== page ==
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Odds you will live out your last years in a SNF?

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More On Medicaid Elder Care

Rick Kahler MS CFP

By Rick Kahler MSFS CFP®

If you’ve ever visited someone in a nursing home, chances are you walked out afterward vowing, “I’m never going to end up in a place like this.” That vow is one most of us would make. Keeping it, however, is another matter.

Let’s consider some facts

What are the odds you will live the last years of your life in a skilled care facility (nursing or assisted living home)?

About 14 percent of all people over age 64 have two to three chronic conditions that negate their ability to live independently. According to the U.S. Bureau of the Census, 5 percent of people over age 65 live in nursing or assisted living homes and 25 percent of them will spend some time in one. The chance of a stay in a nursing home increases 1.4 percent a year from age 65 on. Almost 50 percent of those over age 95 live in nursing homes.

While staying in the comforting surroundings of our homes is what most of us would prefer, just saying so isn’t going to make it happen. Unless you have a written plan and the finances to carry out that plan, the chances are high you will not be able to afford living in your home once you need daily assistance of some type.

The problem is that spending your last years in a nursing home is expensive, too. At rates of around $7,000 to $12,000 a month, it is very easy to spend $250,000 or more during the last years of one’s life. While this is doable if you have the money, it becomes a financial disaster if you have a spouse and spend through your estate in your last years. In this case, the first one to die wins at the expense of the survivor.

More U.S. Census Bureau Data

According to the U.S. Census Bureau, 70 percent of Americans age 65 and over have a household net worth of just $344,870. If one spouse enters a skilled care facility there is a real threat that the other will run out of money to fund living expenses, relying only on Social Security.

Once someone’s assets are spent down, Medicaid will begin paying for nursing home costs. This may mean changes such as moving to a facility that accepts Medicaid and out of a private room into a shared room. It also may mean waiting for a bed to become available.

***2016-CRS_Fall_Hourglass_6-14_hero

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The Short Version

The “short version” of the law is that Medicaid begins paying once assets are spent down to $2000. However, there are provisions meant to protect the non-institutionalized spouse from destitution. Some of the couple’s assets are exempt from being spent down for nursing home care.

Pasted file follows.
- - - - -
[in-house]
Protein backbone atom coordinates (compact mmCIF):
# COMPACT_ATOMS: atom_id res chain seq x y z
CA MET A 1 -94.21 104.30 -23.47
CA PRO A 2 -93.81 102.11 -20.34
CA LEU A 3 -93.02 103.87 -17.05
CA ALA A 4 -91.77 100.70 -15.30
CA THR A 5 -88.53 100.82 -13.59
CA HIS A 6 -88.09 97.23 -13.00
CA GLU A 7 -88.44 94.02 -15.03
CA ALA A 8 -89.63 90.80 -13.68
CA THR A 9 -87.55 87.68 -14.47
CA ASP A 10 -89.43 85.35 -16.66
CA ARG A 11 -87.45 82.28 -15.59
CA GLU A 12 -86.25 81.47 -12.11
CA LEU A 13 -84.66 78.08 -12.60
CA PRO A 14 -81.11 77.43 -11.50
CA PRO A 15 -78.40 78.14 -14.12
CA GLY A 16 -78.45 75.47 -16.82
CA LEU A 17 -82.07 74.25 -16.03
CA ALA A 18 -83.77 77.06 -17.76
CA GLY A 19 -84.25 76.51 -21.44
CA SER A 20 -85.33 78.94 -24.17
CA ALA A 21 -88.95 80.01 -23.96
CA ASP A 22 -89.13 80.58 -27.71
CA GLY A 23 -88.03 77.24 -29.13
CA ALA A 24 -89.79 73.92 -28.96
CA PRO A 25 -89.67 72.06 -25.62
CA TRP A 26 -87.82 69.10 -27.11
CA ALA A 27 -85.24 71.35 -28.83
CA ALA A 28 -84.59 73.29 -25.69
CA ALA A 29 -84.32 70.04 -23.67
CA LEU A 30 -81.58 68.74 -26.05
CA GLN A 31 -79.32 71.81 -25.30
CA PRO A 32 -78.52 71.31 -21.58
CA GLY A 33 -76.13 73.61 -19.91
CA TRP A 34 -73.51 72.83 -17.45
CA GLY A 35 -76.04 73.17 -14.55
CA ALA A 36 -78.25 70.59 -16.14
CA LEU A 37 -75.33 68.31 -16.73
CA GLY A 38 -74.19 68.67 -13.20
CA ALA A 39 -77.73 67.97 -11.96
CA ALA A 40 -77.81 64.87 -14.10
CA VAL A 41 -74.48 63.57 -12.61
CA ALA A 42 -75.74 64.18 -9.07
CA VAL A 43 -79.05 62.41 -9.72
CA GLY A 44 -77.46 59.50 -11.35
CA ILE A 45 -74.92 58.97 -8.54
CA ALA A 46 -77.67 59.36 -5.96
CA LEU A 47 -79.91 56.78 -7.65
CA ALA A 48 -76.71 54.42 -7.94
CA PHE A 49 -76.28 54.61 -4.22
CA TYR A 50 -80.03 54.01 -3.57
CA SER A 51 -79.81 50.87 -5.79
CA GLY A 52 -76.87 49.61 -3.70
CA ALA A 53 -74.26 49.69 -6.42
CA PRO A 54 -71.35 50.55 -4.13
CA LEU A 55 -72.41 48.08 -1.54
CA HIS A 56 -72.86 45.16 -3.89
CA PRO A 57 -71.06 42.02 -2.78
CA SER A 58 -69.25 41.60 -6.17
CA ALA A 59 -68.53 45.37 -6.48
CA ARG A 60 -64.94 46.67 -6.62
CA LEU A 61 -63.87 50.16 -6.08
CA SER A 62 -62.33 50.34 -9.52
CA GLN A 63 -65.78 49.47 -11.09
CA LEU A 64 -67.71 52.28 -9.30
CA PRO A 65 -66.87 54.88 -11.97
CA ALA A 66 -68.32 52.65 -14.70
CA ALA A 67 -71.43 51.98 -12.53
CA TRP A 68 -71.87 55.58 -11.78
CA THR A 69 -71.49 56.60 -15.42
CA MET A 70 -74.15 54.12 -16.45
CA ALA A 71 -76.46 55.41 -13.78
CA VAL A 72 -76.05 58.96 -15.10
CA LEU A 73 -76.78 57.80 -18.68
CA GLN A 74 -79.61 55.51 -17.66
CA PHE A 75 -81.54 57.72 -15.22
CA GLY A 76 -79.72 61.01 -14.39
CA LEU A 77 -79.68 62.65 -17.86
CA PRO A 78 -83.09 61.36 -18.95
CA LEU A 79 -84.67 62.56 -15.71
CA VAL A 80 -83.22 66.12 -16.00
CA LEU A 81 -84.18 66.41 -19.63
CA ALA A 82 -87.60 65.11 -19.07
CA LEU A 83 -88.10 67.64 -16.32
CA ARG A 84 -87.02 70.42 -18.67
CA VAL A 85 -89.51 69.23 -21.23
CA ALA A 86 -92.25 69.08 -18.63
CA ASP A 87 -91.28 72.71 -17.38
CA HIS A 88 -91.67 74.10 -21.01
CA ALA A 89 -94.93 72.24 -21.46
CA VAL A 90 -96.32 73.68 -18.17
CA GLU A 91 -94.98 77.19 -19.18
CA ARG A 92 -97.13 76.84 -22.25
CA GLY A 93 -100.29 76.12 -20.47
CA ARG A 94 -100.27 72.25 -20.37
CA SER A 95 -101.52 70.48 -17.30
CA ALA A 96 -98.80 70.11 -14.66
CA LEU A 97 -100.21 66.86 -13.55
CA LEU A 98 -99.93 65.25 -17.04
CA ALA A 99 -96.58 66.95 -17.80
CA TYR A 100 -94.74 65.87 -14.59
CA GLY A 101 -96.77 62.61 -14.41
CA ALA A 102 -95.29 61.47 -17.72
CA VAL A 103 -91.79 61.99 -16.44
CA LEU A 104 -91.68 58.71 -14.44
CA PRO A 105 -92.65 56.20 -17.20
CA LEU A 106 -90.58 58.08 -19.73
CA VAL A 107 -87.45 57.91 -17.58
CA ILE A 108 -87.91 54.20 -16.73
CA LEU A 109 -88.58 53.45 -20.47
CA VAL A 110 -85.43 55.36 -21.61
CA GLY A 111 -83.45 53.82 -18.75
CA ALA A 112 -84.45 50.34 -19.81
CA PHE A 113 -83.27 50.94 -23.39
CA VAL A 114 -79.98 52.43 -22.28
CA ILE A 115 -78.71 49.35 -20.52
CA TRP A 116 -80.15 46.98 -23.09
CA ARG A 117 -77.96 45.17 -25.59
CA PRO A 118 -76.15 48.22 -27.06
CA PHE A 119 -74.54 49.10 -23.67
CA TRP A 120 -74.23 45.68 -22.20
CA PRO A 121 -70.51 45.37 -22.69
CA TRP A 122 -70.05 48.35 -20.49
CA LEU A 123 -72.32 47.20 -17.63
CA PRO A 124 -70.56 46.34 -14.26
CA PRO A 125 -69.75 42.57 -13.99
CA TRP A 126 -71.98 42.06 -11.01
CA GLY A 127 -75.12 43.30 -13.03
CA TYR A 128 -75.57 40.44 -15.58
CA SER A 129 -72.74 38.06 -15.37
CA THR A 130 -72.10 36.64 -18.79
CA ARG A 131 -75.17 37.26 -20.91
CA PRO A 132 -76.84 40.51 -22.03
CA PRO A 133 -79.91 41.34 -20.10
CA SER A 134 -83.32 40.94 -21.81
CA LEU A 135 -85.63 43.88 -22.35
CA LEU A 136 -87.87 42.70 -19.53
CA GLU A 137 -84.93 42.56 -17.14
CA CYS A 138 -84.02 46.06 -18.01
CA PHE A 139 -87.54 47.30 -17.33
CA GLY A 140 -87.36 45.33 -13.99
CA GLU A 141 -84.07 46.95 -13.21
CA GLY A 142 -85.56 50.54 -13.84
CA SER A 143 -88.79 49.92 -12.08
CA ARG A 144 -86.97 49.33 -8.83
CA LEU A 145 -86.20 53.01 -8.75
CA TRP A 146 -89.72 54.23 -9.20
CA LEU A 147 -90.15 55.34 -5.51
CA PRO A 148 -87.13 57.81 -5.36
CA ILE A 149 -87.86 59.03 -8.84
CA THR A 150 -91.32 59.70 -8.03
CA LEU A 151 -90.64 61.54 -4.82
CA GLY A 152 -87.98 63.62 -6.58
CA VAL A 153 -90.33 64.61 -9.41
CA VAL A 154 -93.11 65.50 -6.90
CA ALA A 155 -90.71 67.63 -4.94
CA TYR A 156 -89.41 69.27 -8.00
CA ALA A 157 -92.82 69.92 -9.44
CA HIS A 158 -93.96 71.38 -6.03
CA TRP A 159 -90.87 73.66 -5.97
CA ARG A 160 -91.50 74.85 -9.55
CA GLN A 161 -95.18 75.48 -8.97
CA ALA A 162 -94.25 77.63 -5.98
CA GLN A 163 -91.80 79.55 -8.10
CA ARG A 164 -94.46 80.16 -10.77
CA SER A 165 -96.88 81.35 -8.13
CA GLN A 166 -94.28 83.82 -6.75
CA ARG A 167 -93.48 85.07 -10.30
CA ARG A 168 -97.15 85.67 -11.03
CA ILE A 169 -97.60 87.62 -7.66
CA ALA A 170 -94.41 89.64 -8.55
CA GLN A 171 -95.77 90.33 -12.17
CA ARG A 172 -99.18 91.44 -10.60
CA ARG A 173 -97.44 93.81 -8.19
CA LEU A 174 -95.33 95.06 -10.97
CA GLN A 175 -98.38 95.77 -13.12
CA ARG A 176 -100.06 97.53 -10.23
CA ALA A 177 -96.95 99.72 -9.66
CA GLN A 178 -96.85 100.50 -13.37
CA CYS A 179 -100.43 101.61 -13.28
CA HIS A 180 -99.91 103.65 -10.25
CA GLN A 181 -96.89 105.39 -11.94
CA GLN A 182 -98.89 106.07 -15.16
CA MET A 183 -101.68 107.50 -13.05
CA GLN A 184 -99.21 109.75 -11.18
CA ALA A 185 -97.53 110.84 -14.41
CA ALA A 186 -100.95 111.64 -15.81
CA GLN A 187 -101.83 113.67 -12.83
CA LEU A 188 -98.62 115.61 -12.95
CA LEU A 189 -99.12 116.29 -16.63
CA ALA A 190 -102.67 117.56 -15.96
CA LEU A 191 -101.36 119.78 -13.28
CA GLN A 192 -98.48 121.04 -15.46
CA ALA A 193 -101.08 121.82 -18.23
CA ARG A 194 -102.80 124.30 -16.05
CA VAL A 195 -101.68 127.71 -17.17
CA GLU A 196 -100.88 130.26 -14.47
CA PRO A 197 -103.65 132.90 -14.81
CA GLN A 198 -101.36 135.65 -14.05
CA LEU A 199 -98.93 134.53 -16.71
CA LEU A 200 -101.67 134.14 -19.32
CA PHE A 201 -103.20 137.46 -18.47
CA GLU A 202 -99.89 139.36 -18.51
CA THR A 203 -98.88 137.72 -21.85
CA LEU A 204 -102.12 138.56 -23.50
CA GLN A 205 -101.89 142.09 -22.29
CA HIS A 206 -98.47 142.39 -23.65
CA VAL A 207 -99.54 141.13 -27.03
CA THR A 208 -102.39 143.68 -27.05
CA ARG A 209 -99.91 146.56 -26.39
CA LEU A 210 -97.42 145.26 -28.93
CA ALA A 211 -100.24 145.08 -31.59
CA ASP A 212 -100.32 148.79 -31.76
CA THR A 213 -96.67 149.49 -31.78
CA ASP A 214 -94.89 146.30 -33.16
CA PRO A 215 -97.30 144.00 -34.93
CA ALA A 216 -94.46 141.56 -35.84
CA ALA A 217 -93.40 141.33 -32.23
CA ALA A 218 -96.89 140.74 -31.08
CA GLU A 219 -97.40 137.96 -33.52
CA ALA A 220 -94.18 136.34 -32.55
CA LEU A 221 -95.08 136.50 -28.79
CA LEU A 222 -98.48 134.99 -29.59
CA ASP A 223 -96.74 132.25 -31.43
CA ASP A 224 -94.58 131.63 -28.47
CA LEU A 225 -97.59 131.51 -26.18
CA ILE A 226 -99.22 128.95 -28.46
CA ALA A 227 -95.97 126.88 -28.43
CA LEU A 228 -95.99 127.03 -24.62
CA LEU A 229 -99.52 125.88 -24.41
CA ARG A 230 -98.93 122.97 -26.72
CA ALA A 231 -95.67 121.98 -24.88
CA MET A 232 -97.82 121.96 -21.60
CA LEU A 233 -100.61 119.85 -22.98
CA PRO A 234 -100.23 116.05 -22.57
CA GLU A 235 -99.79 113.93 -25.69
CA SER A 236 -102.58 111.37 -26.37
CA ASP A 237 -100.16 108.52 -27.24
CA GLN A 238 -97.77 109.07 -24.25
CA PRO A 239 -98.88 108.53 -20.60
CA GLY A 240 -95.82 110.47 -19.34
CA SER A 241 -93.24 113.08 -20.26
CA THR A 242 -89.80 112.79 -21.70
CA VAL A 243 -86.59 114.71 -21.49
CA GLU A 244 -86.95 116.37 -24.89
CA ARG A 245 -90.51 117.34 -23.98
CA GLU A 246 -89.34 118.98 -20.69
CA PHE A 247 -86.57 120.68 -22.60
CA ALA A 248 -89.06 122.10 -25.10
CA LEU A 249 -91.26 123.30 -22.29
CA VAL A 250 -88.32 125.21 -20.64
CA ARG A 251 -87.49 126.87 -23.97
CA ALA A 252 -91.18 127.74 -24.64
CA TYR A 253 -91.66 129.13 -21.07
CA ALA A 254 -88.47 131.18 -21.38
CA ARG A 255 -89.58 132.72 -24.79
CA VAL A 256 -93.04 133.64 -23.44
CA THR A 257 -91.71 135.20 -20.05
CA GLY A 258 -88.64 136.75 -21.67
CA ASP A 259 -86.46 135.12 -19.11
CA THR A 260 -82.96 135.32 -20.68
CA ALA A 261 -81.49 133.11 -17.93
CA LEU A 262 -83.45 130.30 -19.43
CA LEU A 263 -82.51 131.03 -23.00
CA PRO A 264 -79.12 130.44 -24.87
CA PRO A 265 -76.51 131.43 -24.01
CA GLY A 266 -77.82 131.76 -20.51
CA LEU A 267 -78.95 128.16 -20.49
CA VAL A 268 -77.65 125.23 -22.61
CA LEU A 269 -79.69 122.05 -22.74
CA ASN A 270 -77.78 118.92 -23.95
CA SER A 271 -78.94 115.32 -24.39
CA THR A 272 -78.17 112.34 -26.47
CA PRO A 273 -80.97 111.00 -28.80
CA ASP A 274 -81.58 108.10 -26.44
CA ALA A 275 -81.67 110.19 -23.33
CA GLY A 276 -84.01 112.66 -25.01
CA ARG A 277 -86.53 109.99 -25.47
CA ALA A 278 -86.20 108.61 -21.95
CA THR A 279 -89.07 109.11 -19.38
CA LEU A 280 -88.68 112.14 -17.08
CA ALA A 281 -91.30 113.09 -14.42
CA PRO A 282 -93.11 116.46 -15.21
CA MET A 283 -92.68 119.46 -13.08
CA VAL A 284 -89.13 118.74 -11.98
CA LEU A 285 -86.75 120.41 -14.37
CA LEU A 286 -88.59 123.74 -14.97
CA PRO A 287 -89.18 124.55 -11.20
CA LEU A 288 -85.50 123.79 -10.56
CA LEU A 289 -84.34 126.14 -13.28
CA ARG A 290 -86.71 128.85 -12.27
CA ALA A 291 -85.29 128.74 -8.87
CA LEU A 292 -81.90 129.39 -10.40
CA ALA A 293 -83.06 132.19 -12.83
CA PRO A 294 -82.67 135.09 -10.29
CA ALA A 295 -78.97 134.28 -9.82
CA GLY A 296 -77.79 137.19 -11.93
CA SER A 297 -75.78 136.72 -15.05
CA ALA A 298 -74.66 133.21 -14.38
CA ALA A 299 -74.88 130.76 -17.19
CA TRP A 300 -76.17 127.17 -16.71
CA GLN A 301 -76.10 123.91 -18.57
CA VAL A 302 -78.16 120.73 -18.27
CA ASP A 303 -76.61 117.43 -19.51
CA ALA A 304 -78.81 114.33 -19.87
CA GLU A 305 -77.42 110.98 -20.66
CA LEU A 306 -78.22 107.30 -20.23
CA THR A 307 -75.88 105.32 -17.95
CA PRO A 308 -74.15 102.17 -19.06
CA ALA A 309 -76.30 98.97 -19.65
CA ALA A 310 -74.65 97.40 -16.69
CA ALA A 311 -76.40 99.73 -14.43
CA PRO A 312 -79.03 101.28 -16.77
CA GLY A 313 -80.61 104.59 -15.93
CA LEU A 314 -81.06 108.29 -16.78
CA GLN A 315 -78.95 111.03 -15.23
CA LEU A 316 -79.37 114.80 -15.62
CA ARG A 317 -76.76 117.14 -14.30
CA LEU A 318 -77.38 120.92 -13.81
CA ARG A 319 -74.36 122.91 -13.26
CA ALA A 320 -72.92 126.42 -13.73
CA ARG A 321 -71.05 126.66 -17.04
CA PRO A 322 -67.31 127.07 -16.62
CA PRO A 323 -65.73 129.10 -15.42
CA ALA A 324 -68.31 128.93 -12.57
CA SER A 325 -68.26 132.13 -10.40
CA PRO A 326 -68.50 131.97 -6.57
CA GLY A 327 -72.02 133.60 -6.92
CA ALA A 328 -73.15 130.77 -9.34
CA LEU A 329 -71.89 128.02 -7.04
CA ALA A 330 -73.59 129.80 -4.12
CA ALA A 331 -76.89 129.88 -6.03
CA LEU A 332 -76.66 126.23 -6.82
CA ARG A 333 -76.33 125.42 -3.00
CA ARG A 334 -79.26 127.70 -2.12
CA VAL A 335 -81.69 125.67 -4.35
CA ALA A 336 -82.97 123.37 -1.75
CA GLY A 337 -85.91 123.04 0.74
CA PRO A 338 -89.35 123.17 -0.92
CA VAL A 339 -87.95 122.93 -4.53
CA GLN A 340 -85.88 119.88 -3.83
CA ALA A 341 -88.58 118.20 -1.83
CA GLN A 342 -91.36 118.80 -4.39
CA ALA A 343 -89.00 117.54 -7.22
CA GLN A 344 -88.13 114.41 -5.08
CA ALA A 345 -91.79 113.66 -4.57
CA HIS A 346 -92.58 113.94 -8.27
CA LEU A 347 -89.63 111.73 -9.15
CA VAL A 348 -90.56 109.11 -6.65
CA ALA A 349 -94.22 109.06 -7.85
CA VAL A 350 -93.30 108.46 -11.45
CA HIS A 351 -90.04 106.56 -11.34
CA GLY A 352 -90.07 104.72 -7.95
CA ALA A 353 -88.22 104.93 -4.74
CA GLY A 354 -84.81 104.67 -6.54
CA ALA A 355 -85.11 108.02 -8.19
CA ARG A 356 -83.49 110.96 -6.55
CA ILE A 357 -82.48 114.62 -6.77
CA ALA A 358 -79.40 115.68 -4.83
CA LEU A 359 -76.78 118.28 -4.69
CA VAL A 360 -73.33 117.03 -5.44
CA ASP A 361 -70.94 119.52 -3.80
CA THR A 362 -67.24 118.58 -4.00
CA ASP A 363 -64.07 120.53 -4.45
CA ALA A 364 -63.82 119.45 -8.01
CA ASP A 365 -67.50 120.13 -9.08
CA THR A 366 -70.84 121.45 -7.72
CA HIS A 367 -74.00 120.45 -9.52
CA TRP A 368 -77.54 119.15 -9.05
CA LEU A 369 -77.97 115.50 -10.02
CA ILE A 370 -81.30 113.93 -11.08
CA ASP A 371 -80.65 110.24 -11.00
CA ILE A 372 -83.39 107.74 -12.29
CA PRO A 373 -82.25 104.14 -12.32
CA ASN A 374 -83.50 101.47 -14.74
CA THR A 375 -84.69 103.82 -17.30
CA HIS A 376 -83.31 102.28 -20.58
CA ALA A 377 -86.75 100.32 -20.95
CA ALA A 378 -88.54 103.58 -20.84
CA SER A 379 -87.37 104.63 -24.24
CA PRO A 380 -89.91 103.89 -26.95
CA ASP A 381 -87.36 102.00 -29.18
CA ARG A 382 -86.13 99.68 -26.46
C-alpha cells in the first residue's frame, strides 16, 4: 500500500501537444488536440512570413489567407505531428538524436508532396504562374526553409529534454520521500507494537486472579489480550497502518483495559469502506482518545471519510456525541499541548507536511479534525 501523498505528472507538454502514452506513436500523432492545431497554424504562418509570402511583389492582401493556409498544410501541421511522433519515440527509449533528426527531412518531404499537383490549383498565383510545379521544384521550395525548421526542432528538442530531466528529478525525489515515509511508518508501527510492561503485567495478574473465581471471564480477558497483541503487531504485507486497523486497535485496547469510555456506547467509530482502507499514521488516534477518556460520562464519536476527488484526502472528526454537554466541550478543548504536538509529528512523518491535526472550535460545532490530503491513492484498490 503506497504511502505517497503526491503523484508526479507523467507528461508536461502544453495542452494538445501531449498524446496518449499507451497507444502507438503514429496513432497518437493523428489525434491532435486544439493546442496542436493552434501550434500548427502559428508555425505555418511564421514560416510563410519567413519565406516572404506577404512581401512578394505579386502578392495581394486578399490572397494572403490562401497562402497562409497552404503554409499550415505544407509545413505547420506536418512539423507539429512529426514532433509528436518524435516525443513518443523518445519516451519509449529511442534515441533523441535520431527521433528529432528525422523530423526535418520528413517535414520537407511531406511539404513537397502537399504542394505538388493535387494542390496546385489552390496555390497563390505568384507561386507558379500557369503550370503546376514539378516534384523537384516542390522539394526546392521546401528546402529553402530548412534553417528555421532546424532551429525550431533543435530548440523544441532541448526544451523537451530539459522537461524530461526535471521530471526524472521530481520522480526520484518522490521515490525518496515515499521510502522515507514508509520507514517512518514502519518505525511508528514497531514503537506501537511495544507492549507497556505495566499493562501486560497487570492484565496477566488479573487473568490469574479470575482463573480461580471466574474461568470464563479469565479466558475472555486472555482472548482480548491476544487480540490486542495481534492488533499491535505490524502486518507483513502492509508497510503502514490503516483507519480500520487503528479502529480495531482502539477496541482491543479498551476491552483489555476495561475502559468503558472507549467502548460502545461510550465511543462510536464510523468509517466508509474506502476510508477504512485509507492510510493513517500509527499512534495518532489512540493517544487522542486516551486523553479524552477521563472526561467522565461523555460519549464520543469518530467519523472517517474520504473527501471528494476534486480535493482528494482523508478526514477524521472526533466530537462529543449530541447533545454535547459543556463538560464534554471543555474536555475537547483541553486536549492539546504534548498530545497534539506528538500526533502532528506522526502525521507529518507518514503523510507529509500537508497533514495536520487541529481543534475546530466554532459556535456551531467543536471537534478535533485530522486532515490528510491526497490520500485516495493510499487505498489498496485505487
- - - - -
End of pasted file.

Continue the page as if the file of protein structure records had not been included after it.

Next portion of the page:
Example:

In South Dakota, for example, the spouse may keep half of the combined assets up to $119,220. Other exempt assets generally include personal possessions, one vehicle, equity up to $552,000 in the couple’s personal residence, prepaid funeral plans, and assets that are considered “inaccessible”. There are also limits on monthly income from pensions. The numbers above are for South Dakota; all of these limits vary by state so be sure to research your own state’s laws.

Assessment

Obviously, planning for long term care is vitally important, and it needs to be done well before the event that sends someone to a skilled care facility. Unfortunately, those events are often sudden and impossible to predict. The sad reality is that very few people plan ahead—even those who do financial planning in other areas. Many elders have a deep resistance to doing end-of-life planning.

That is sad, because the less planning you do, the more limited your options become. 

Conclusion

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Speaker: If you need a moderator or speaker for an upcoming event, Dr. David E. Marcinko; MBA – Publisher-in-Chief of the Medical Executive-Post – is available for seminar or speaking engagements. Contact: MarcinkoAdvisors@msn.com

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***

On Elder Safety and Frugality

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Spending Money for Comfort and Safety

By Rick Kahler MS CFP® http://www.KahlerFinancial.com